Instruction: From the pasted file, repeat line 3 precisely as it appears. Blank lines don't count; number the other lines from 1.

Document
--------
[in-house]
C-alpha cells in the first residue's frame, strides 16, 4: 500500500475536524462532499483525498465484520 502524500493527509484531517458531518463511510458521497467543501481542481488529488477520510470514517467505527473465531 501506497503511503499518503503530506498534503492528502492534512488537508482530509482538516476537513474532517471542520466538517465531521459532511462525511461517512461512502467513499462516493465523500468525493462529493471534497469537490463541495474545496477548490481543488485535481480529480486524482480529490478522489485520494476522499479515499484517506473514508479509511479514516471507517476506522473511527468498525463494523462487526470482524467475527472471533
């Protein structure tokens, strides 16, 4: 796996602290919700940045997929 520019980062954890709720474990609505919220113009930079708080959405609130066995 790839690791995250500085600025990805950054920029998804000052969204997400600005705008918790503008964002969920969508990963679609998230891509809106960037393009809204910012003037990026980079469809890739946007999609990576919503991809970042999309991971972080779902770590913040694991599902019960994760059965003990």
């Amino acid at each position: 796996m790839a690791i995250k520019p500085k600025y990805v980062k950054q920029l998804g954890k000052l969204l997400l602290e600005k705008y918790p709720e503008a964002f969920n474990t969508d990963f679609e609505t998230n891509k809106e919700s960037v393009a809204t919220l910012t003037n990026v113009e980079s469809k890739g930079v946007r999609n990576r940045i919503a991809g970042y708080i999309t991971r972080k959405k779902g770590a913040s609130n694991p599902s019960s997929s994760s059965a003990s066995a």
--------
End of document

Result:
């Protein structure tokens, strides 16, 4: 796996602290919700940045997929 520019980062954890709720474990609505919220113009930079708080959405609130066995 790839690791995250500085600025990805950054920029998804000052969204997400600005705008918790503008964002969920969508990963679609998230891509809106960037393009809204910012003037990026980079469809890739946007999609990576919503991809970042999309991971972080779902770590913040694991599902019960994760059965003990």